17:47 Katie: It'd be good to kind of get a bit of a snapshot of how you guys are feeling about the climate crisis, given that that is the main theme for this series, and obviously it's a big part of the theme of the, the film that you guys made. If you had to summarise the emotions that you feel when you think about the climate crisis, or maybe our relationship with the environment, what are three emotions that spring to mind for you? 

18:26 Louis: My initial feeling whenever sort of the climate crisis is brought up is frustration, and I think that frustration is based in the lack of real action to tackle climate change and sort of the, the slowness of movement.

18:45 Cameron: I would say disbelief is a big one, just at how we've gotten to this stage. It feels, like, incredibly ridiculous and stupid that humanity cares so little about the only source of life that it has.

19:03 Frankie: I'd probably say quite stressed. I feel, yeah, we don't have a lot of time to kind of solve this, and it just feels like it's moving way too slow. 

19:14 Louis: There's almost like a surreal nature to the situation. It's quite surreal that we know so much and we can see so many of the effects, but we're not doing any of the sort of basic, urgent requirements. There's a surreal nature to that, which is, um, quite difficult to square. I think that's, that's another feeling that I'm getting from it.

19:41 Katie: Louis is part of a group called East London Cable. 

19:44 Louis: East London Cable is a collective of artists primarily working with performance and video. We came together in 2018. I joined in 2019 to help them with a project, episode two of the thread of TV Dinners, which is sort of like a curatorial TV show, basically, where we use the concept of like a magazine TV format to display artworks, videos, performances, live music, discussion.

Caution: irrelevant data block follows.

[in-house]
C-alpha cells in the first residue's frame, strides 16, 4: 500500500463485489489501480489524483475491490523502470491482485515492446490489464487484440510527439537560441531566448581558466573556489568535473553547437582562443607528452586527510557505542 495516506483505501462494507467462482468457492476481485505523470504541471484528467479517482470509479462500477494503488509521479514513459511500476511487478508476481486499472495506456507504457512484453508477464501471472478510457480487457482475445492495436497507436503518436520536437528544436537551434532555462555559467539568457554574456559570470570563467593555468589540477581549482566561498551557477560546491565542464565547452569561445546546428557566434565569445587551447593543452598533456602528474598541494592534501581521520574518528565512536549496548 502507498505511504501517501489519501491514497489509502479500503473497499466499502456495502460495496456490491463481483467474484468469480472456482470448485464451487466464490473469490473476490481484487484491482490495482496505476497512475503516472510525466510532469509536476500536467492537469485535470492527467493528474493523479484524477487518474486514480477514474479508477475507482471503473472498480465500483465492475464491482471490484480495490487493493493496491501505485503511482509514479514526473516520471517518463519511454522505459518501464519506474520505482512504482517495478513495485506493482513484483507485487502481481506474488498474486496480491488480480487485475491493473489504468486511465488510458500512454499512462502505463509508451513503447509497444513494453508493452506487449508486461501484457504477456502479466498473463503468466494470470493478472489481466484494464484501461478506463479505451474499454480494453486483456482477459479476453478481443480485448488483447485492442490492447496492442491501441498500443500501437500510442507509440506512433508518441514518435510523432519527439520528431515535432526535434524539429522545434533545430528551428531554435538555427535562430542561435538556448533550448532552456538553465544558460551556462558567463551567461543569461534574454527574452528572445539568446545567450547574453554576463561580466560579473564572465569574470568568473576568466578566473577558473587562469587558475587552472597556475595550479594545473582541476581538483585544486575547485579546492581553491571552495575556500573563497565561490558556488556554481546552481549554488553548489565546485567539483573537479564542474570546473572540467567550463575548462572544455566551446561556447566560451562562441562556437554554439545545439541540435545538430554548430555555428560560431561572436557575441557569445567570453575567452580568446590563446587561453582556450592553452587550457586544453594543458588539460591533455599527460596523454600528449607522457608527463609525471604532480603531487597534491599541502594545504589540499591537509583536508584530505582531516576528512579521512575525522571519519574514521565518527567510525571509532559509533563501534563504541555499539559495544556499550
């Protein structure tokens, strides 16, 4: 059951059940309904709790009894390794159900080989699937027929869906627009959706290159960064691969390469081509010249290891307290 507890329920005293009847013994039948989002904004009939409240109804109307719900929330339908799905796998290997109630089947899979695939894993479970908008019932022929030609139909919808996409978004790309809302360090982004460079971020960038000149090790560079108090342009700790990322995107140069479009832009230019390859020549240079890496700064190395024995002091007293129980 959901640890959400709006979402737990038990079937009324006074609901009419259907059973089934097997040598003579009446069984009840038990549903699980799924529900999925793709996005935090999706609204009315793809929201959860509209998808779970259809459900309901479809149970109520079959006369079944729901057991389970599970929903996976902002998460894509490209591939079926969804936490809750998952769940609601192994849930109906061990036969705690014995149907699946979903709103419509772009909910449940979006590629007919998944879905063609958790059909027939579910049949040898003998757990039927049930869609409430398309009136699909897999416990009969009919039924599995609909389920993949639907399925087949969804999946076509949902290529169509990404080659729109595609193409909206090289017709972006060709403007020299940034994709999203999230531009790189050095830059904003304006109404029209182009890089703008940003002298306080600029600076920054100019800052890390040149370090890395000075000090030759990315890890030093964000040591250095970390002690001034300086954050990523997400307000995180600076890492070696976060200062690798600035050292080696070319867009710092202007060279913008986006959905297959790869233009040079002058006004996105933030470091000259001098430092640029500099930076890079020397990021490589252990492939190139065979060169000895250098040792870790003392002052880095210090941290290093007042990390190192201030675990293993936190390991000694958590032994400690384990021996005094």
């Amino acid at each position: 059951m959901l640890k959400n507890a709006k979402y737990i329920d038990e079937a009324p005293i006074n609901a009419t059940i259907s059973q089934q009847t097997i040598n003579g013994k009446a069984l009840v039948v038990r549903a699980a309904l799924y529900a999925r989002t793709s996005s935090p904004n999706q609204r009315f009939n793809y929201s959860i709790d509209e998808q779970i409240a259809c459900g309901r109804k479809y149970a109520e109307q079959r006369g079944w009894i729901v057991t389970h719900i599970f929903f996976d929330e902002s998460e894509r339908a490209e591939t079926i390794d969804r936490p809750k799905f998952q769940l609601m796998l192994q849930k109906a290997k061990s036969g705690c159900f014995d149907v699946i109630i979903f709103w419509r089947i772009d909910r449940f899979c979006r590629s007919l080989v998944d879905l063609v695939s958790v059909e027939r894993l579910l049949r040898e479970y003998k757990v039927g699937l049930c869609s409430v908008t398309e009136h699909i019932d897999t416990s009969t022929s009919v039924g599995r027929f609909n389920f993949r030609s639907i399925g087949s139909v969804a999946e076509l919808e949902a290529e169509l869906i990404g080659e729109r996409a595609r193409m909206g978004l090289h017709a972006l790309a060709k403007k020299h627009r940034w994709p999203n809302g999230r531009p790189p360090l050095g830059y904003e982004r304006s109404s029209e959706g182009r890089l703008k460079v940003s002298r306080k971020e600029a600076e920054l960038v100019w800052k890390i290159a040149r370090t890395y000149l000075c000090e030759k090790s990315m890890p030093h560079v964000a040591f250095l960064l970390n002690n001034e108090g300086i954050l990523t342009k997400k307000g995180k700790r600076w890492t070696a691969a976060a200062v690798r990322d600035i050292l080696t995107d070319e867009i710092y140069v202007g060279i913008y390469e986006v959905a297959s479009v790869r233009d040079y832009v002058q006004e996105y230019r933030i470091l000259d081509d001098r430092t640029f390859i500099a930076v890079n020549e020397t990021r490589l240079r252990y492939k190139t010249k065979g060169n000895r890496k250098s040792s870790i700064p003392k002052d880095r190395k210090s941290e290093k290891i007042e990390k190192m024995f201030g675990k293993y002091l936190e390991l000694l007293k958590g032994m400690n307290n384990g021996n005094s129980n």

20:19 And through that I've done like a number of projects with the collective and you know, individually as well, where my practice as sort of like a socially-engaged video maker, facilitator of workshops, has sort of allowed me to play with many different subject matters. I think there is a visual language that comes with television that, because most people have watched a lot of television, there is a, an understanding of it.

20:44 So we found it very useful to sort of use the language of television to try and translate more complex or difficult ideas and play with them. And also in the editing and creation of programmes, there's this sort of collective voice that ends up being used to speak with, which is sometimes quite, quite a helpful thing to, to take the temperature of a larger group of people, especially when we've been working with, sort of like young people in projects such as this, or when I've worked in schools on projects previously.

21:14 Katie: Can you tell us briefly then about the Air Quotes film specifically, and I guess more broadly, the Net Zero Youth Voice Project? How did you come up with the idea of making the film in the way that you did? 

21:26 Louis: Well, the brief of the film was always to get opinions from young people, to find out what their opinions on the net zero policy conversations and what they would feel about the policy scenarios that were being put forward for us to reach net zero in the UK. My references are almost things like say like Newsround, for instance, like it's news by young people, for young people. Obviously the age groups are slightly different with the people that we're working with.

21:53 And I mean, you know, we were working with people all the way from 15 up to 17 in this project, so – sorry, 14 to 17 I believe actually. It was quite a broad bracket in terms of where people are at in those years, quite important teenage years. But I felt like if we could make something which was sort of based in the aesthetics of of TV that maybe was considered youth TV or young people's TV, it would make it slightly more believable.

22:21 The idea was to make scenarios on screen that young people felt comfortable in and that they were able to lead the conversation from. My idea was to use things like green screen, to use things like sort of circle time setups and interview scenarios to try and create a conversation between young people, which I could facilitate, but really I wanted to elevate and, and just lift up so people could see it and people could hear it.

22:51 Katie: And that brings us on quite nicely to you guys, Frankie and Cameron. What did you actually do when Louis was at Cove Park?